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McKinsey –The legacy threat

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Article Synopsis :

This edition of the McKinsey quarterly Five Fifty looks at legacy threat for those who are worried about the effects of new digital entrants and reinvented incumbents.

 The Digital Insurer reviews McKinsey’s Report on McKinsey –The legacy threat

Legacy firms must disrupt old models in order to succeed 

Traditional incumbents are seeing their business being undermined by 60% – that’s 30% from digital new entrants, but also 30% from reinvented incumbents.

Renewed vigour

Reinvented legacy companies are investing in acquiring digital and becoming more disruptive if as a result, they’re more willing to cannibalise their core. Twice as much, according to the McKinsey data.

These businesses typically invest three times more in digital than traditional incumbents, are two and a half times more likely to acquire digital businesses and be four times more likely to use artificial intelligence (AI) in at least one business unit.

This is disruptive and they’ve done this for a reason. Reinvented incumbents are seeing;
– revenue growth of more than two and a half times;

– EBIT improved twofold;

– and a doubling of the ROI from digital spend.

Old dogs learn new tricks

Traditional companies can achieve this as well, but they need to sort themselves out. While the McKinsey data shows that

– 86% of the respondents have a high level of a strategic response to digital change within products and distribution;

– 78% in ecosystems;

– 80% in processes; and

– 70% in the supply chain.

However, only 35% of the company’s revenues worldwide are digitised. And despite that, only 5% of respondents saw their products is fundamentally digital, with only 6% stating that all their major business processes are highly digitised.

New entrants have already seized a considerable amount of revenue – around 17% across regions and industries – and are eating the incumbents’ lunch. These new entrants get a jump from the new models they create, leaving the old guard to catch up. If they can.

Disruption comes in loops

McKinsey has identified two loops of disruption. The first is that digital entrants are challenging incumbents. China’s Alibaba has become the biggest seller of money market funds in a seven month period and in 2016, Facebook became licensed by the Central Bank of Ireland to issue e-money like payment services such as credit transfers.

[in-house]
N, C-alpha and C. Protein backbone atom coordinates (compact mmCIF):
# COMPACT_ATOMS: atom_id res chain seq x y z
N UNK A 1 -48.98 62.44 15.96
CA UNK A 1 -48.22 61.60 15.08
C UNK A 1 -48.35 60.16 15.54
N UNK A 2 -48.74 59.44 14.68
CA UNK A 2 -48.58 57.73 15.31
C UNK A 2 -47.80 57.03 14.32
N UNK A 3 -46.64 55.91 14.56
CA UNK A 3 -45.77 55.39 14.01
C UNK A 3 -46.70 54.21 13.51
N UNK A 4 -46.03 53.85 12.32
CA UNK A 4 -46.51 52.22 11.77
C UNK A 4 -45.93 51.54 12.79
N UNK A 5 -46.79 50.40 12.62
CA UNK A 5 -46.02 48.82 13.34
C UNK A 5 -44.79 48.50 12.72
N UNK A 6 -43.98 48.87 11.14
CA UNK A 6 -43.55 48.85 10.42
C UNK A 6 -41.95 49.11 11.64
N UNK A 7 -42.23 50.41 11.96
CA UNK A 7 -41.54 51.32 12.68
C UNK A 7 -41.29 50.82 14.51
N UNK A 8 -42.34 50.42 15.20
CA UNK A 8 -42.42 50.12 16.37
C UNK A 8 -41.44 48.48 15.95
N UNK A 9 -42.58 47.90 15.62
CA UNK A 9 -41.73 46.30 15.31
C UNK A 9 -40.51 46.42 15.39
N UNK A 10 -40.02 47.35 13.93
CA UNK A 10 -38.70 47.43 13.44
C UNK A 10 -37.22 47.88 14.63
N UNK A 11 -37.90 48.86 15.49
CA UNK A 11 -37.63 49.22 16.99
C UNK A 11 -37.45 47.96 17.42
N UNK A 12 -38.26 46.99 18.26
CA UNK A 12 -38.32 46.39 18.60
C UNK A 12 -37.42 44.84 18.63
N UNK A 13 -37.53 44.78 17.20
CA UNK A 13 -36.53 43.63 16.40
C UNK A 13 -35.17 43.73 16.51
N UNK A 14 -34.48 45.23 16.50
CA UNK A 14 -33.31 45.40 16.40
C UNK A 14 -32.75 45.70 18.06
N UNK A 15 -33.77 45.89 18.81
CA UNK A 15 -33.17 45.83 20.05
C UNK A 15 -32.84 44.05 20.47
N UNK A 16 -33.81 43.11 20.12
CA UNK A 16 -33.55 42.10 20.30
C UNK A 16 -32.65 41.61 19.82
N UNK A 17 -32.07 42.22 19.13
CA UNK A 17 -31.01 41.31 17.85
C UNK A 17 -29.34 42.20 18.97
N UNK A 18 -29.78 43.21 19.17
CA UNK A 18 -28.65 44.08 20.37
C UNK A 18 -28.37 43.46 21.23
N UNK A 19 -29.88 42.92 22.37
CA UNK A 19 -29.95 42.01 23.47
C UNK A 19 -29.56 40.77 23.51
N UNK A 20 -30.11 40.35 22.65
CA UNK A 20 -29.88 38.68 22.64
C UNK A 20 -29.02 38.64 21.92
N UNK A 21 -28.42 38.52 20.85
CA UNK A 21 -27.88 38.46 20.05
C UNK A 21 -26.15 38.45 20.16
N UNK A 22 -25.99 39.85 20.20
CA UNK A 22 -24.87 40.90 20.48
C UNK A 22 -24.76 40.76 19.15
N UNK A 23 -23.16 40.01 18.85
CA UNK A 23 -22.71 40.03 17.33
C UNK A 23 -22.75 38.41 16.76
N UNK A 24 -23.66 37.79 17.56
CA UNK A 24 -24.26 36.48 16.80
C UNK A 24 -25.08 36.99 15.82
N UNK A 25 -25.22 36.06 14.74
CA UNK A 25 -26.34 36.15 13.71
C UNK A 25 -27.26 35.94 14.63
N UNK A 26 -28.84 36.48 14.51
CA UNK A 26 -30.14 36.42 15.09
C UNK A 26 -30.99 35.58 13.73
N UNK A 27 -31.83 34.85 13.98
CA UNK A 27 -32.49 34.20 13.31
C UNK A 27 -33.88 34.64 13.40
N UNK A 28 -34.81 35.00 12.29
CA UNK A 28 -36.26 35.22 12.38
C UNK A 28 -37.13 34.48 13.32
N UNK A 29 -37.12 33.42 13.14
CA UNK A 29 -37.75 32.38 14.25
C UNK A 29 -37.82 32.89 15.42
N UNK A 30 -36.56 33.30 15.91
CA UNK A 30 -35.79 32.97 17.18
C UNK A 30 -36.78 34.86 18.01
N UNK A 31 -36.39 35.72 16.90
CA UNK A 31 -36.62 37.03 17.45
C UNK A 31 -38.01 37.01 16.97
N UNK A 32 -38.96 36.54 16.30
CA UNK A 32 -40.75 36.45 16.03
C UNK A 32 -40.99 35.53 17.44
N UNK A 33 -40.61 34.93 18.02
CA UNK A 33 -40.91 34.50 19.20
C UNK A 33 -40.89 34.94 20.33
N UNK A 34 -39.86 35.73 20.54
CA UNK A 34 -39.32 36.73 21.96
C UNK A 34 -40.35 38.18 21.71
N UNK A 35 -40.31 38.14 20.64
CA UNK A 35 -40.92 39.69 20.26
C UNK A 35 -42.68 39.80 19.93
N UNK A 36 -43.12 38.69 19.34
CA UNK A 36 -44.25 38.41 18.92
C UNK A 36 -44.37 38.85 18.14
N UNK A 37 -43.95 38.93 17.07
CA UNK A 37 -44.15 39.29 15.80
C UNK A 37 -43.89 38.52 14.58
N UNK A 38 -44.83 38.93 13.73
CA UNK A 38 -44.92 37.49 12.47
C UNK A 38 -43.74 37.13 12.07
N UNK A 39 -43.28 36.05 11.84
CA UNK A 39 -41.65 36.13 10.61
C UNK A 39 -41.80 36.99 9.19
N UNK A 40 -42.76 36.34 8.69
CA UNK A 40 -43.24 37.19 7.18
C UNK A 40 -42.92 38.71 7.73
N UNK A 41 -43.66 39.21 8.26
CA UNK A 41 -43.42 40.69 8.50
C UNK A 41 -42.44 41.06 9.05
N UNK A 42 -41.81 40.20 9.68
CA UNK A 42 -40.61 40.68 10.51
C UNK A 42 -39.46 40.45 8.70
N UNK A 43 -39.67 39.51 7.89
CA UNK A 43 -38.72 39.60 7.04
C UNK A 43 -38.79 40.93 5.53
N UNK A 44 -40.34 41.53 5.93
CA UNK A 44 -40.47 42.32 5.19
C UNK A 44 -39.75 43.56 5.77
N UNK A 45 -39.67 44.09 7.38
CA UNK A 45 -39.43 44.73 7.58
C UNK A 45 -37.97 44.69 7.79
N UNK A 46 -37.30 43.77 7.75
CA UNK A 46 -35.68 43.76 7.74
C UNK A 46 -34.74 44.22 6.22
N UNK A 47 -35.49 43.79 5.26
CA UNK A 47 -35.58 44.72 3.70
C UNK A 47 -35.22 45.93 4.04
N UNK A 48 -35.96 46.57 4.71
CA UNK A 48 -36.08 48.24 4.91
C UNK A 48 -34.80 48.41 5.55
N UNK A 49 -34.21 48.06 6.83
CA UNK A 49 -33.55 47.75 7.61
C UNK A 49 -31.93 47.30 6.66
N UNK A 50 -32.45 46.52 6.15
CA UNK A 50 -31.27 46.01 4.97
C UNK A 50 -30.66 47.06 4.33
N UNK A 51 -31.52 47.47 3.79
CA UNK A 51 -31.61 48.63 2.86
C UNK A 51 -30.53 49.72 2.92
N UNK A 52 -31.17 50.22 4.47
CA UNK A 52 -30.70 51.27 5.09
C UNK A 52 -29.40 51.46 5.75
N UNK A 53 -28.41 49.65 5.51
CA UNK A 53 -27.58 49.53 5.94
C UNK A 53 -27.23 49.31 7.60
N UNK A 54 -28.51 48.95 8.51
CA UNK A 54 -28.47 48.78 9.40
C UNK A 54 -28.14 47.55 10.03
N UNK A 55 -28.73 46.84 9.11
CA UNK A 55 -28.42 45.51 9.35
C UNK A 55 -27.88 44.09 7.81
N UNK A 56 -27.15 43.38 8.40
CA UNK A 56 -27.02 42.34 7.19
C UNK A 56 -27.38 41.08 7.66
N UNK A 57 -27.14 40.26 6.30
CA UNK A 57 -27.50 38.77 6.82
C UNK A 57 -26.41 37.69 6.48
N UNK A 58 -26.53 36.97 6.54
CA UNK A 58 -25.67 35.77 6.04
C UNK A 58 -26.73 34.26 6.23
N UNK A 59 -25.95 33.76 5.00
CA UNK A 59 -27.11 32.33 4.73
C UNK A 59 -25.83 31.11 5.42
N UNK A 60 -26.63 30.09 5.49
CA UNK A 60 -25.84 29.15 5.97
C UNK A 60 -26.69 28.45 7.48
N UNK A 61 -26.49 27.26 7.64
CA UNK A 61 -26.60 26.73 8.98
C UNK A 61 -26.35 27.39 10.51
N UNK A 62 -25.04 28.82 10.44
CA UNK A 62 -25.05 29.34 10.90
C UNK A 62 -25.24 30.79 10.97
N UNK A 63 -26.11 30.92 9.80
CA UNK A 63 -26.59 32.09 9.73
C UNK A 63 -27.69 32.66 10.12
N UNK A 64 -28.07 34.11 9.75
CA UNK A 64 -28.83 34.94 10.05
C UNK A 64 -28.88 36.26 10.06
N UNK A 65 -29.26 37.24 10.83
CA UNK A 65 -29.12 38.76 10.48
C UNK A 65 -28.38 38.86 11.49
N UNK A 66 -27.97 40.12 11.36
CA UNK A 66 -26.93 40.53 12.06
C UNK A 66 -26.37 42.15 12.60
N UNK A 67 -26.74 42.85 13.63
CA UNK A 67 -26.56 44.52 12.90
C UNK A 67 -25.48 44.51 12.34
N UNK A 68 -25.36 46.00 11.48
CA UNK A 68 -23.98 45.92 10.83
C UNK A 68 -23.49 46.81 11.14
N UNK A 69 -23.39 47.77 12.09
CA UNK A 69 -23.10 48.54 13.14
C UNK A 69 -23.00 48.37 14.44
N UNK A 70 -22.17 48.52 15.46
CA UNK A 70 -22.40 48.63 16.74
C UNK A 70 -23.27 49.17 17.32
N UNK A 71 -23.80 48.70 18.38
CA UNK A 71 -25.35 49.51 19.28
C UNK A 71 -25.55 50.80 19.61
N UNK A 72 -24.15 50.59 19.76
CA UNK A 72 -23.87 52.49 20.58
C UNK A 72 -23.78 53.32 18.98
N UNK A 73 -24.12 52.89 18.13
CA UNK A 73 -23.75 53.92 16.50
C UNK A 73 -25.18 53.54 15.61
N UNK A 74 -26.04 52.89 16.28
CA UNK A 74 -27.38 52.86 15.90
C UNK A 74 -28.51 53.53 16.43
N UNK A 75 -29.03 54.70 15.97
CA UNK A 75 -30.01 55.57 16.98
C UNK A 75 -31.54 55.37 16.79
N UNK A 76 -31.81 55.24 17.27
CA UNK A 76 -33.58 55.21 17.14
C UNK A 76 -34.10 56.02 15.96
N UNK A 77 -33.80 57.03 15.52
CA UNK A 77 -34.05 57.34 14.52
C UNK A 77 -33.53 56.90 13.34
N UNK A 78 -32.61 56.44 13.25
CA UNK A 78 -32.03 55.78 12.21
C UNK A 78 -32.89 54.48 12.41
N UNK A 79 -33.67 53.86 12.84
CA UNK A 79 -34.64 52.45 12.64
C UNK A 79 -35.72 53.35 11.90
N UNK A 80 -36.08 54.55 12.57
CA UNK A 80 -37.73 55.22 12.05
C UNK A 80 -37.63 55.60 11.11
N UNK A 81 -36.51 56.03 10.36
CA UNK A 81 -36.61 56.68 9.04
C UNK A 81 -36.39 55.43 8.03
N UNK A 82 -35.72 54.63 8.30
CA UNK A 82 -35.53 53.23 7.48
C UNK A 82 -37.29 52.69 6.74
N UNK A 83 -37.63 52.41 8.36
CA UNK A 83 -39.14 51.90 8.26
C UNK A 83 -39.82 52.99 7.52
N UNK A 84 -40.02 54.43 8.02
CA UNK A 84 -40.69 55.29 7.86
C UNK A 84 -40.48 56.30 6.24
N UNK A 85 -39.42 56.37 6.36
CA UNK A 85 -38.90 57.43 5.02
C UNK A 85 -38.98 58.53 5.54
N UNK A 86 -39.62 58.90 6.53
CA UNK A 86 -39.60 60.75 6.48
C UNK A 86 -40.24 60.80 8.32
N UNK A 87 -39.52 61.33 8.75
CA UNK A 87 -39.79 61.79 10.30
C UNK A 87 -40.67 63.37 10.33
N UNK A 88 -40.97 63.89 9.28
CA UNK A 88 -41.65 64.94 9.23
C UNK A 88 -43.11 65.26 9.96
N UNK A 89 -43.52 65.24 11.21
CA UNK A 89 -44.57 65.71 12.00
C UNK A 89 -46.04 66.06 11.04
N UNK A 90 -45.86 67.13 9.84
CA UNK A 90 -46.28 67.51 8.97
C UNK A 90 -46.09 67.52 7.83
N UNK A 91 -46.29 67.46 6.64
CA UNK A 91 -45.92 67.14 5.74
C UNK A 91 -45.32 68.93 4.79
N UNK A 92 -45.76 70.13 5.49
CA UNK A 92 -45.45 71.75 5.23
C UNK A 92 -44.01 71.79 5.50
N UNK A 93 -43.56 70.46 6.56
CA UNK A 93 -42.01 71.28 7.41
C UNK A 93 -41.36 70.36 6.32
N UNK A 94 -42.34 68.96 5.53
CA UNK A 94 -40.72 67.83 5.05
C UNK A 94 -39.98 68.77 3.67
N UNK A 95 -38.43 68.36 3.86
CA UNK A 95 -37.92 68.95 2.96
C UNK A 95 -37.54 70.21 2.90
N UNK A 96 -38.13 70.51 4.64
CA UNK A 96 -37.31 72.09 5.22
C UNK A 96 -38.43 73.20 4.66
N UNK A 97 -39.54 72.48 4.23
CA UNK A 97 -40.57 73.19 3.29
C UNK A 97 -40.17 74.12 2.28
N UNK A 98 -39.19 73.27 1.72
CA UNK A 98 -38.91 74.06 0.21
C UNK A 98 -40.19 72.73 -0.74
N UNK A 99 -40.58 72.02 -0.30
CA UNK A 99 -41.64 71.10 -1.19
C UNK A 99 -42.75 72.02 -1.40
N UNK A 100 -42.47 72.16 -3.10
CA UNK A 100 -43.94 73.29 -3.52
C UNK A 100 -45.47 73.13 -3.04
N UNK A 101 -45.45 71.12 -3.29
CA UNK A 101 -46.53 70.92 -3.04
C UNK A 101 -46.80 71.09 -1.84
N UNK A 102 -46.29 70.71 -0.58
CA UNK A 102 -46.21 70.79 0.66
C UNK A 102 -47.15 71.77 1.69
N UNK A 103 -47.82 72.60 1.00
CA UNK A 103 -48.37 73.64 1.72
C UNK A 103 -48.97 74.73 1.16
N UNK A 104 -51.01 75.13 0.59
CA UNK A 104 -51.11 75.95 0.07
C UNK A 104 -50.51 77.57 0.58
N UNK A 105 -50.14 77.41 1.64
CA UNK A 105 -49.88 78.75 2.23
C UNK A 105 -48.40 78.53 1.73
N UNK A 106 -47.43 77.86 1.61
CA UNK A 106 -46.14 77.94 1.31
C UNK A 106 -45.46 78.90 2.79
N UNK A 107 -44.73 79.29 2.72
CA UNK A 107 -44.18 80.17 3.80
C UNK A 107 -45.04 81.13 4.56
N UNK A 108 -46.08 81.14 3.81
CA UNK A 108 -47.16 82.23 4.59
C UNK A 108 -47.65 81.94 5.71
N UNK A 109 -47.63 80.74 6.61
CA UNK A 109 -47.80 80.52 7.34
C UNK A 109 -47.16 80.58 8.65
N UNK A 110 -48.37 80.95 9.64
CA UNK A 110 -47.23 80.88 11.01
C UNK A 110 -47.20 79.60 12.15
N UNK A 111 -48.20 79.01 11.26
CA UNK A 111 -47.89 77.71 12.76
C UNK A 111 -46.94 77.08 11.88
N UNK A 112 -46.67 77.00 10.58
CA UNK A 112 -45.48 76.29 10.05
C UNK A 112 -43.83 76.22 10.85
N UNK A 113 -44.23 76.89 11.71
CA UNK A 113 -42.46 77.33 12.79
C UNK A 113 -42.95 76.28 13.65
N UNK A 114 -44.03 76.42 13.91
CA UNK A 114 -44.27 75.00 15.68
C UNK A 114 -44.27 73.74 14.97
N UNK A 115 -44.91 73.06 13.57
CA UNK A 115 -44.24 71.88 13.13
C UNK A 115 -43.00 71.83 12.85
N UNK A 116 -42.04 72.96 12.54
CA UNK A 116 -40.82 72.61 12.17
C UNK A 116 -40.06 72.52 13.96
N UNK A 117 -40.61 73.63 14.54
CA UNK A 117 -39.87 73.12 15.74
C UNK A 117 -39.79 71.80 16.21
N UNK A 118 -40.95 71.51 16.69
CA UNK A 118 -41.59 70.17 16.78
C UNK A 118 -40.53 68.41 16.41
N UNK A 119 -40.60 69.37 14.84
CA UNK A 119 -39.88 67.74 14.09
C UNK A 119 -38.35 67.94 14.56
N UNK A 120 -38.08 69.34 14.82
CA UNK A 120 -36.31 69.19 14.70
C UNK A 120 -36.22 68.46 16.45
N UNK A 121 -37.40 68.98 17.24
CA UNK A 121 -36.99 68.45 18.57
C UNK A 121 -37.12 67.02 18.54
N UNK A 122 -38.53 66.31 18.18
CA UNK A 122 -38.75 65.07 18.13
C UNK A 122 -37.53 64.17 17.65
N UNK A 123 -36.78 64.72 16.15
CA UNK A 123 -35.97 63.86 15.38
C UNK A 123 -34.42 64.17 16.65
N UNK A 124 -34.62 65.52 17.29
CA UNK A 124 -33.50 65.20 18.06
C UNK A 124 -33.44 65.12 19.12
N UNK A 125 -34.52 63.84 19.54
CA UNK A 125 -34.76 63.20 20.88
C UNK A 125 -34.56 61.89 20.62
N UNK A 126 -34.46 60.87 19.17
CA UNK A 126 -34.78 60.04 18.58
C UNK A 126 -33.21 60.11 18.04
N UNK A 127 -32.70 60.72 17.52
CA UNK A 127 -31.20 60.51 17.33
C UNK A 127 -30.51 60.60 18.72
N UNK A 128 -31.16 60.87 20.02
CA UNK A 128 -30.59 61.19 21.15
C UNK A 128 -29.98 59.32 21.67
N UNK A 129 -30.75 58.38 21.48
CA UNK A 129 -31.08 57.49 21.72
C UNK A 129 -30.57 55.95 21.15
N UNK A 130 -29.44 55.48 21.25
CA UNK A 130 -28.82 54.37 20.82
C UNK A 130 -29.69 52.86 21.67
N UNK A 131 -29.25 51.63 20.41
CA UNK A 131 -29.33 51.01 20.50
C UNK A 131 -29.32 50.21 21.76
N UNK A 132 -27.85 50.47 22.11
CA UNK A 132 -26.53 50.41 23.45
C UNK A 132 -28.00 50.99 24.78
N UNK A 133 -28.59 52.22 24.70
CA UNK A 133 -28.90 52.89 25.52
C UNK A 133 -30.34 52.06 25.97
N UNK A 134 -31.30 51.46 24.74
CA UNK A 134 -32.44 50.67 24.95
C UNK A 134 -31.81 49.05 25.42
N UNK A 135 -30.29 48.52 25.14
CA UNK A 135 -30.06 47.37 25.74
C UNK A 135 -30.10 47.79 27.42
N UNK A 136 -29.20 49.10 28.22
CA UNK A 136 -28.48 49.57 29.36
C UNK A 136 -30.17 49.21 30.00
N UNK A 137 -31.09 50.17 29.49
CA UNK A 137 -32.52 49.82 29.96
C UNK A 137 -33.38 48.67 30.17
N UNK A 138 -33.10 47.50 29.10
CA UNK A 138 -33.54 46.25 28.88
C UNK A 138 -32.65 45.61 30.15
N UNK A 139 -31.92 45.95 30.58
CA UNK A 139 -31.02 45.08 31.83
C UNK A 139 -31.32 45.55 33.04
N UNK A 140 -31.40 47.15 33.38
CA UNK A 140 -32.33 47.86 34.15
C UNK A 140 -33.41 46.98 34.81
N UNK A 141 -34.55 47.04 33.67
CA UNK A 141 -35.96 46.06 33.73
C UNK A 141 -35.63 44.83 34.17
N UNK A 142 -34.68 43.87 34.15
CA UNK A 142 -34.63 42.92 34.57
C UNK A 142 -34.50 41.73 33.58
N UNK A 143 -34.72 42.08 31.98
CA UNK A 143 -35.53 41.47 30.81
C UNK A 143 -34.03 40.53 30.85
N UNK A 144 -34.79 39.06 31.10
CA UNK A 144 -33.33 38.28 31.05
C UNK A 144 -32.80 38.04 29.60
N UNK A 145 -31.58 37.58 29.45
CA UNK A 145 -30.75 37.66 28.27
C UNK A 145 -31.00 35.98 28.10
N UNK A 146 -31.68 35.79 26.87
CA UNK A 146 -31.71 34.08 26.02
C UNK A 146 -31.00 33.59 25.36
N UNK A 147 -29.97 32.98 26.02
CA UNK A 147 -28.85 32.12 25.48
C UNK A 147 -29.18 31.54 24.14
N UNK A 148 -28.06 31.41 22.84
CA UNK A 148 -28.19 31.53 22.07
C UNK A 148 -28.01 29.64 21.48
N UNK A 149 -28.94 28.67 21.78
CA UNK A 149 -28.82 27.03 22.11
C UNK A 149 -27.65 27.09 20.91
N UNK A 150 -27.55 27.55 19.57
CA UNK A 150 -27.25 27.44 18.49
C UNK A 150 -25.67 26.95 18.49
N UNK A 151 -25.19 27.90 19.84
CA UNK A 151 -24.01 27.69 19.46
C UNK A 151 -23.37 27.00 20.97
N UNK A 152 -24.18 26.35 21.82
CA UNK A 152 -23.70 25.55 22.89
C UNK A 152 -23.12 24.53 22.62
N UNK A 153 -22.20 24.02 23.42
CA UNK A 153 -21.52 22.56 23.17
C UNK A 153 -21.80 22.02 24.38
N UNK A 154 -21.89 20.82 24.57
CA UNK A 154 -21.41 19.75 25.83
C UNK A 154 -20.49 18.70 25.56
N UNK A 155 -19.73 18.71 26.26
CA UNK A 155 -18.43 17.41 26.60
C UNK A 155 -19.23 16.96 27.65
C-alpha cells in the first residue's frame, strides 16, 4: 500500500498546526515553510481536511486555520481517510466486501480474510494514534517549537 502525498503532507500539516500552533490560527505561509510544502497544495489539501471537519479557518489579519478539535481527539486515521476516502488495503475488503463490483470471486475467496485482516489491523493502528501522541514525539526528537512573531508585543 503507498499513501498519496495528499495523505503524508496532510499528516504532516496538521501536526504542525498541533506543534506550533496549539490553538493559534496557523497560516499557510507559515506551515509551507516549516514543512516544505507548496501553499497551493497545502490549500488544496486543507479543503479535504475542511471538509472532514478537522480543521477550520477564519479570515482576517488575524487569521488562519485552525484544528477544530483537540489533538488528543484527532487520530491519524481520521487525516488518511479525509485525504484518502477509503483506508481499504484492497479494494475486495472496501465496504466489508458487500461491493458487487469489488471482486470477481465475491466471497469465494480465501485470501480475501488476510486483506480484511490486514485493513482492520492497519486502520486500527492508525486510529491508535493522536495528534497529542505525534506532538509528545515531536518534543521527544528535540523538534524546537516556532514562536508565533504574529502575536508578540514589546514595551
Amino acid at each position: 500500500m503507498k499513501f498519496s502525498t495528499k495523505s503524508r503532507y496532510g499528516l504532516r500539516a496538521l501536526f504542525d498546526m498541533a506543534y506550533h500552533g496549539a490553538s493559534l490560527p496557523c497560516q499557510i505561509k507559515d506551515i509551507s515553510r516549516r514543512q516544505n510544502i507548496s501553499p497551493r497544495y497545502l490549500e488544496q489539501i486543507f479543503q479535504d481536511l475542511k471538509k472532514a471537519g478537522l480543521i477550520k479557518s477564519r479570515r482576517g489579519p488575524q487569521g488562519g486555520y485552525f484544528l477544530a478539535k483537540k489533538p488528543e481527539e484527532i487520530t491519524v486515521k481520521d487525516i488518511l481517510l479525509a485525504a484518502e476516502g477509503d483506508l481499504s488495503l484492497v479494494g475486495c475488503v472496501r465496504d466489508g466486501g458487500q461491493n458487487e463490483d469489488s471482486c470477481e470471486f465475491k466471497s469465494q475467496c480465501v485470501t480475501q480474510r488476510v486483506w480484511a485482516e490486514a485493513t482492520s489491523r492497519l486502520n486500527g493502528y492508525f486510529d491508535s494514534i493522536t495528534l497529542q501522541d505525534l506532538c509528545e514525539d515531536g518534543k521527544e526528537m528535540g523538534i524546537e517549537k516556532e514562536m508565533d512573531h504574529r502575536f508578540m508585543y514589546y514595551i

This disruption doesn’t just take market share, but forces down prices and changes the way customers perceive the value they receive from the industry players.

The bottom line is the less sophisticated digitally and the industry is the bigger the negative impact on the incumbents that don’t catch up. Slow growing companies are hit hardest, with the bottom quarter of companies seeing their annual revenue growth fall three times faster than those in the top quartile.

Competition can be dangerous

The second loop is the danger of the ‘Red Queen’ scenario, whereby competitors engage in aggressive imitation in order to compete. This has been witnessed as a digital tit for tat between parcel services in the US, funeral homes across a number of countries and the automotive industry launching various digital ventures. These all increase competition, but compromise profitability.

These two loops are the greatest contributors to the erosion of profit margin and revenue among incumbents. At the time the survey two thirds the executive said their companies had not made any fundamental changes to corporate strategy and only 20% had begun to engage for significant transformation.

A long way to go

Fewer than 8% of companies had begun to integrate digital strategy fully into the corporate strategy and this is a huge missed opportunity.

The report summarises that businesses that take bold measures to change will generally benefit more than those who take a more measured – or less committed – approach. It will be twice as effective, says the data.

Digital Insurer's Comments

Companies integrate digital strategy into their corporate strategy – and fast. This will require them to develop new customer segments, introduce new business models and redefine the value chain.

There are opportunities to be had, but insurers need to react.

If they fail to act soon, they will take a major hit.

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